Saturday, June 11, 2011

Remembering the fallen

6 US soldiers died this week. 20-year-old Robert Hartwick was one of them. With four other soldiers, he died Wednesday in a rocket attack. The Chillicothe Gazette quotes Sandra Ogle, "I'm just heartbroken. He was just like any other boy. Always into things and a good kid. I know he was proud to be in the military. We just have to pray for his family." Rev John Williams, of the Bisonville United Methodist Church, states, "He was about 14 when he entered the church. What a great kid. He loved his dirt bike but didn't like the spotlight. I don't think he wanted to stand out. I think he'd probably be a little embarrassed by all this commotion going on for him. I don't think he would have liked the attention. [. . .] I think if there had been a job for him in the civilian world, he would have taken that. But there weren't any around here and he joined the Army. He was very proud to be a part of the U.S. Army." Randy Ludlow (Columbus Dispatch) reports that he shared a room with two of the other four killed: Emilio J. Campo Jr. and Michael B. Cook and Ludlow speaks with Spc Douglas Snow:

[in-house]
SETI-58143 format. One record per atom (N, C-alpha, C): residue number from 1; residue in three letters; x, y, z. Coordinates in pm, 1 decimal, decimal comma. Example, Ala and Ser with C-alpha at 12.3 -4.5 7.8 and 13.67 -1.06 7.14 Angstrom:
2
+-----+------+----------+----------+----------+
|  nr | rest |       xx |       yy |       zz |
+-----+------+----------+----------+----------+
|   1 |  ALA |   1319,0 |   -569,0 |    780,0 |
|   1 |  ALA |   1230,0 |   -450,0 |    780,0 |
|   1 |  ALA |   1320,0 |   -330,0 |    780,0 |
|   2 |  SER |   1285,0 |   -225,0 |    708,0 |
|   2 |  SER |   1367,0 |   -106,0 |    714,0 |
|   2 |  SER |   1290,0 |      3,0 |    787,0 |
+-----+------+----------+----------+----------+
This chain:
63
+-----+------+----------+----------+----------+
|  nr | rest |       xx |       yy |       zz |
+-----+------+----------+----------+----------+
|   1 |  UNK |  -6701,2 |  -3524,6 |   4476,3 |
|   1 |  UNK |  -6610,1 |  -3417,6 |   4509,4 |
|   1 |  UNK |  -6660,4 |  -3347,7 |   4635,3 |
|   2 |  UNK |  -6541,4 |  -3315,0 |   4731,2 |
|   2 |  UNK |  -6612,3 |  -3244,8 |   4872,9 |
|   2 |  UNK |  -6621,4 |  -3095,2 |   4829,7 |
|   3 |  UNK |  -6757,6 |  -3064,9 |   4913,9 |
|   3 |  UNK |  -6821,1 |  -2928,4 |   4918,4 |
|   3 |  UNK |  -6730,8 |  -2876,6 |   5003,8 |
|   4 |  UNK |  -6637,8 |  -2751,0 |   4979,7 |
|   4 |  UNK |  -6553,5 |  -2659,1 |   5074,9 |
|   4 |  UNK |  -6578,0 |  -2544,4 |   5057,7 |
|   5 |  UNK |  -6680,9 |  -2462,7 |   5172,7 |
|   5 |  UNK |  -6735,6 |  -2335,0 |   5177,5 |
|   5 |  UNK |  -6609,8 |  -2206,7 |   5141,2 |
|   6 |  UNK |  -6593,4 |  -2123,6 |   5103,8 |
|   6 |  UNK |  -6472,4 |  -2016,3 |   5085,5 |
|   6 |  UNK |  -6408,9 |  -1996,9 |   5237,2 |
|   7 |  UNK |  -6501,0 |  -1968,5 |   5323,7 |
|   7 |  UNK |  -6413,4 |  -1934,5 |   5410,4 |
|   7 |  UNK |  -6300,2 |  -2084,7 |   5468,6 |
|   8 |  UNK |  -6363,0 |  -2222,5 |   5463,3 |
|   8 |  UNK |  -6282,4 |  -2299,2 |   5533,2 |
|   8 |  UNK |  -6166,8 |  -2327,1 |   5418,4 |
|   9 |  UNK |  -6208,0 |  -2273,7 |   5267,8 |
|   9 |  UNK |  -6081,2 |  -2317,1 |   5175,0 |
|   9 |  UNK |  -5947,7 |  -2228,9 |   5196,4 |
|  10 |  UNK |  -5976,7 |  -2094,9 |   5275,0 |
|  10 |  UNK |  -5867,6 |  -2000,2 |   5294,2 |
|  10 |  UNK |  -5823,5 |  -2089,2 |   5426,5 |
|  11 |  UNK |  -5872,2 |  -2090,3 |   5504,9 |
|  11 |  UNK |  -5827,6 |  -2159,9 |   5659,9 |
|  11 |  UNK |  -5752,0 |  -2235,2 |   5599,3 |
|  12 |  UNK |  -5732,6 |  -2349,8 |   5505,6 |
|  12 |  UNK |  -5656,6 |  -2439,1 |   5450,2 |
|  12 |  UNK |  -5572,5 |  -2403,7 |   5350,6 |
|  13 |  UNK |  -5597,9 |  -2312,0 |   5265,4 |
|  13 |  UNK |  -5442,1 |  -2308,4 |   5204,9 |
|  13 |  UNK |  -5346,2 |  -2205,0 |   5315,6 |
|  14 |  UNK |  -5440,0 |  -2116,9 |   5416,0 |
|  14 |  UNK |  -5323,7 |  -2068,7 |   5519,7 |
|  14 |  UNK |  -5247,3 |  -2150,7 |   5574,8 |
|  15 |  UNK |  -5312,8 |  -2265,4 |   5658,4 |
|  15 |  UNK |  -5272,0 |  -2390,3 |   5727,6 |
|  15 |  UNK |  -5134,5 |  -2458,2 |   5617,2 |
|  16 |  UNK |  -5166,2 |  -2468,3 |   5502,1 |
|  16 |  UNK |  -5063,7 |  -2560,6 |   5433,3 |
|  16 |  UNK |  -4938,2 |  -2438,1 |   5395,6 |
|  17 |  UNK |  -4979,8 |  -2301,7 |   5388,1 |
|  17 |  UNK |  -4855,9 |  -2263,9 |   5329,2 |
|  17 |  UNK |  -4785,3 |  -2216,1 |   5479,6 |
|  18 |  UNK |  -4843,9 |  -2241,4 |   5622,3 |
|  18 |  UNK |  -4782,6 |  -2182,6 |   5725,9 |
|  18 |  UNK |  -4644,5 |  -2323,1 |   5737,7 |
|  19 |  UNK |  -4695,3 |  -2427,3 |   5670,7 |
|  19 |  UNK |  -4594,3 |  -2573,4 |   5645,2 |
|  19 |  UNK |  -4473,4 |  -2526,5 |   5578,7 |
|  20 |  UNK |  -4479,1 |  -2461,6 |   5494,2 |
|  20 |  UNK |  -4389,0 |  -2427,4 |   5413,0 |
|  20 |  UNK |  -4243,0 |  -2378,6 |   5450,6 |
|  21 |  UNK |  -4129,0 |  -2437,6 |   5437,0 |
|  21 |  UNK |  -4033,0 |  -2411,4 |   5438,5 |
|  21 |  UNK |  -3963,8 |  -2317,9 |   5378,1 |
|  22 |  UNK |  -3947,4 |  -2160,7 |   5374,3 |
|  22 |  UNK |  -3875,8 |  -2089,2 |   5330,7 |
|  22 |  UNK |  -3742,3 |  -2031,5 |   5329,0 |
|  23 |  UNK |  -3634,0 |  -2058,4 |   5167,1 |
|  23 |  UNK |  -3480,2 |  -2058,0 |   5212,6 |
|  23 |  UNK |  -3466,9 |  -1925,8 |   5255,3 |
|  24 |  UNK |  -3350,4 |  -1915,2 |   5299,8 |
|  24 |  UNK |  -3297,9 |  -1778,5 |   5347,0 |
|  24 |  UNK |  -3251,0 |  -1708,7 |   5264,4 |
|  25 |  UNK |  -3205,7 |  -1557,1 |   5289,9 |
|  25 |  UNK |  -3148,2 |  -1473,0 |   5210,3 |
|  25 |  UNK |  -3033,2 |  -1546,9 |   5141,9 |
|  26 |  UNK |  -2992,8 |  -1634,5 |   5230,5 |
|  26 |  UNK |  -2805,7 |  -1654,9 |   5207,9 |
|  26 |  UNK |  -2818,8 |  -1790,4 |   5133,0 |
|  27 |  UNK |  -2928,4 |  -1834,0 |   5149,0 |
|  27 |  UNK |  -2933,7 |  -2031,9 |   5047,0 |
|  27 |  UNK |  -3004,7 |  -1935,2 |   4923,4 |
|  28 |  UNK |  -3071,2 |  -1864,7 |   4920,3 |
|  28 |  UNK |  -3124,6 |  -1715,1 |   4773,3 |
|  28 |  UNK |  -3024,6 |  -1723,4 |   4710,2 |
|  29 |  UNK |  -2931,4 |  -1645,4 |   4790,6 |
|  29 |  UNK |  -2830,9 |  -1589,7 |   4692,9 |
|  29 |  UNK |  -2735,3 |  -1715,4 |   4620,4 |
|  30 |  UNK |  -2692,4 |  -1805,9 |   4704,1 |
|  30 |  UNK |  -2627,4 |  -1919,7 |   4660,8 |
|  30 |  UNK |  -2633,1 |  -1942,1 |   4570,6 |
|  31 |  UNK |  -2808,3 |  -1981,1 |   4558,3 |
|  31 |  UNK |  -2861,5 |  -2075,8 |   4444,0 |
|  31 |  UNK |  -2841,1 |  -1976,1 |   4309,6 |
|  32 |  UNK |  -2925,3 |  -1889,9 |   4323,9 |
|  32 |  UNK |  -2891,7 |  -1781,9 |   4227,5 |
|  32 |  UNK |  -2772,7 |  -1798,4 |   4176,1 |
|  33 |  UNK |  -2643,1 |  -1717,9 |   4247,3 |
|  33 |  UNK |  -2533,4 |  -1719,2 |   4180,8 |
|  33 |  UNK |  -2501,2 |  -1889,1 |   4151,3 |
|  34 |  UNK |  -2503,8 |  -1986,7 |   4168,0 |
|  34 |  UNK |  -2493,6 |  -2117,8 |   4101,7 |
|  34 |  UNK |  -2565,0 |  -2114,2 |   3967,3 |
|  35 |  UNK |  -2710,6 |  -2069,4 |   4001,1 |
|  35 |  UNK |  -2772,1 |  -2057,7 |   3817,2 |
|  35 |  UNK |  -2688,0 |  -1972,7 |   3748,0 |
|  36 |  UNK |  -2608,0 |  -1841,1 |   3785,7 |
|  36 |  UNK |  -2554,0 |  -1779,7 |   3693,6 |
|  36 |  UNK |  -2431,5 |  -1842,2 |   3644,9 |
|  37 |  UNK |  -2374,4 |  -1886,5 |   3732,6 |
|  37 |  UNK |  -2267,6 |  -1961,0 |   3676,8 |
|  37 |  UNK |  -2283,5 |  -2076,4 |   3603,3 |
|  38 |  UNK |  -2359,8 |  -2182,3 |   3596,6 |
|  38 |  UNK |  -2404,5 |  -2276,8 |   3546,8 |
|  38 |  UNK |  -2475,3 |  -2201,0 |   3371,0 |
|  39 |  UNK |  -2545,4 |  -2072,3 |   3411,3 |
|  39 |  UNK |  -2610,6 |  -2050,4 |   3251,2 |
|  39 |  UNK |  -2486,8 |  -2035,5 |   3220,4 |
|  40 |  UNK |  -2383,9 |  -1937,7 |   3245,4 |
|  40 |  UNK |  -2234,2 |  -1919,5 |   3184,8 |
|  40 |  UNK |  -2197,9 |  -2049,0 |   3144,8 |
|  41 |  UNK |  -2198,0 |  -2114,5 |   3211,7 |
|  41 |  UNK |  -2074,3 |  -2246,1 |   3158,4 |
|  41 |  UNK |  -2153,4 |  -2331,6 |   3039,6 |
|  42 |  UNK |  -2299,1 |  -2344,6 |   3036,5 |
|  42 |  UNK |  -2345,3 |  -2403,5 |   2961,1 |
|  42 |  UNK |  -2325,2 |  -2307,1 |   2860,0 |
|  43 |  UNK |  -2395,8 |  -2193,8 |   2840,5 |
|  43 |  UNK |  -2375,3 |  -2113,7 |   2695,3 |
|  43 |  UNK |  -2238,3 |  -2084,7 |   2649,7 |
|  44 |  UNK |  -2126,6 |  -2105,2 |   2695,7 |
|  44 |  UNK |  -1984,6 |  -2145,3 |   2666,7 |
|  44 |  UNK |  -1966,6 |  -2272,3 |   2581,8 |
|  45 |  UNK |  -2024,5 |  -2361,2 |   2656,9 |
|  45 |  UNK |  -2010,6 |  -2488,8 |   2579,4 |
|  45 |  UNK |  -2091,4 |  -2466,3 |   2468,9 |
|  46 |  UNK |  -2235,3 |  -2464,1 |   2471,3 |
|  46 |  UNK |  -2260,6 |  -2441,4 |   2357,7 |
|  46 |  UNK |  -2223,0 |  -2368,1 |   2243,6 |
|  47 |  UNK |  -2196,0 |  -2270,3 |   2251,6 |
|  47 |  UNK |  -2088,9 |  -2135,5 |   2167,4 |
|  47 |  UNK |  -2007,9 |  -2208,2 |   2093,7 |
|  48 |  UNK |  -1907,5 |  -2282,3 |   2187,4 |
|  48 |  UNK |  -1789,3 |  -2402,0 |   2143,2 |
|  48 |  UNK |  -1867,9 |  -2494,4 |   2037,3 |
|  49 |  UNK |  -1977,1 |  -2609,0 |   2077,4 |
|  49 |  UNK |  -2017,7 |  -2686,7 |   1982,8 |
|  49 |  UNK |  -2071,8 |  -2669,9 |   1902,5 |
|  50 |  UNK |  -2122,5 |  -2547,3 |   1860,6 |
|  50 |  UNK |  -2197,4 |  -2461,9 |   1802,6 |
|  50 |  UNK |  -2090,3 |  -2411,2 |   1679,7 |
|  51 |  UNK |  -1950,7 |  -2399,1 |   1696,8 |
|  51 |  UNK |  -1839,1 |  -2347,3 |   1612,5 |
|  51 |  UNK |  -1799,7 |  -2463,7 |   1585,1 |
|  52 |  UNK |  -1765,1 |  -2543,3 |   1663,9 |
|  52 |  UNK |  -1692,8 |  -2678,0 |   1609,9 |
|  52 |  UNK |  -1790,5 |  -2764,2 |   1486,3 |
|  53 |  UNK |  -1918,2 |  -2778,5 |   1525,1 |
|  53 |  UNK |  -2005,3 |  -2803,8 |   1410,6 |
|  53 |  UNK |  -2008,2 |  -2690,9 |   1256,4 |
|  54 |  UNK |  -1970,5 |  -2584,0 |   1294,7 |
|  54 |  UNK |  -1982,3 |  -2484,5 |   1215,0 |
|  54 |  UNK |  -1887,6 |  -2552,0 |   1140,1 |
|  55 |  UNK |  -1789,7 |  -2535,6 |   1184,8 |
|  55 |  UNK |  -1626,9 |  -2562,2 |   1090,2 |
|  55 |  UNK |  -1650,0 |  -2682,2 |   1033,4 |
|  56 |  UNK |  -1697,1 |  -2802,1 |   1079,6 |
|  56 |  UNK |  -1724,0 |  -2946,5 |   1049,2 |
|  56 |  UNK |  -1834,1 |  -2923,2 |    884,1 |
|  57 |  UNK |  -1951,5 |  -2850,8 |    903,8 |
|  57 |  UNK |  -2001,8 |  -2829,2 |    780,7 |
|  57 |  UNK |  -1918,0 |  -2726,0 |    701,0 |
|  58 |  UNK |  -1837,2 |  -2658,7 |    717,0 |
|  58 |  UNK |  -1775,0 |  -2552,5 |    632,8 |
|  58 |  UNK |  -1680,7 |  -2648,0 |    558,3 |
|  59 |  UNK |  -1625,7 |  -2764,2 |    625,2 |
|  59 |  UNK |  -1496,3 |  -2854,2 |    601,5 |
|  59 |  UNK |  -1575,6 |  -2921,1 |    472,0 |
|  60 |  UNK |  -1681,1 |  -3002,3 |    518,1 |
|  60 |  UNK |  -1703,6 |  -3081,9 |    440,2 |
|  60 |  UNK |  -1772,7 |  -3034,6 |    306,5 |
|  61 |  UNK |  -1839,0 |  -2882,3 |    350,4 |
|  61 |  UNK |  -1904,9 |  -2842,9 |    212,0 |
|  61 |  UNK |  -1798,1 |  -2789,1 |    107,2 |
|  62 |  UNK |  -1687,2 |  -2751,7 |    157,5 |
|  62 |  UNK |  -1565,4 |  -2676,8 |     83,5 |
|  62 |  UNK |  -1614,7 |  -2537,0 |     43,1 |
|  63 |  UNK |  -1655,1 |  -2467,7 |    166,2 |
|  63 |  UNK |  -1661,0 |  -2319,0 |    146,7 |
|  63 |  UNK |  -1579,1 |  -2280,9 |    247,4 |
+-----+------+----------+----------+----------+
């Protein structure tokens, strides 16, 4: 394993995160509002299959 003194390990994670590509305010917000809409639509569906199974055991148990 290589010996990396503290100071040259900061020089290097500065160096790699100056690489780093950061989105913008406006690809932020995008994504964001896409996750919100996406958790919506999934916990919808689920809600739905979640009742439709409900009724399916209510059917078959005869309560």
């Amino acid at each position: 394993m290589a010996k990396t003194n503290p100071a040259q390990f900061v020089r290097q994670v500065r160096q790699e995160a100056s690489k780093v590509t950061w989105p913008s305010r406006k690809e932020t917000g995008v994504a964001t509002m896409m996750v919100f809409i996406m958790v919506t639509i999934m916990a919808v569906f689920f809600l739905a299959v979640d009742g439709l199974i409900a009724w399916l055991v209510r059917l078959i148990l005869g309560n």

They remember a guy who drove a bass-rumbling beater with an awful paint job around Fort Riley, convinced he had the best ride on base.
"I have the best sound system on Riley," Hartwick would brag. Snow observed: "The only thing you could hear when he turned that up was the sound of your own ears bleeding."
They remember when Hartwick "quit smoking and took up swearing instead."
They remember his catch phrase: "Hang on bro, I got this."

To note all five deaths on Monday, we'll again include the Defense Dept announcement: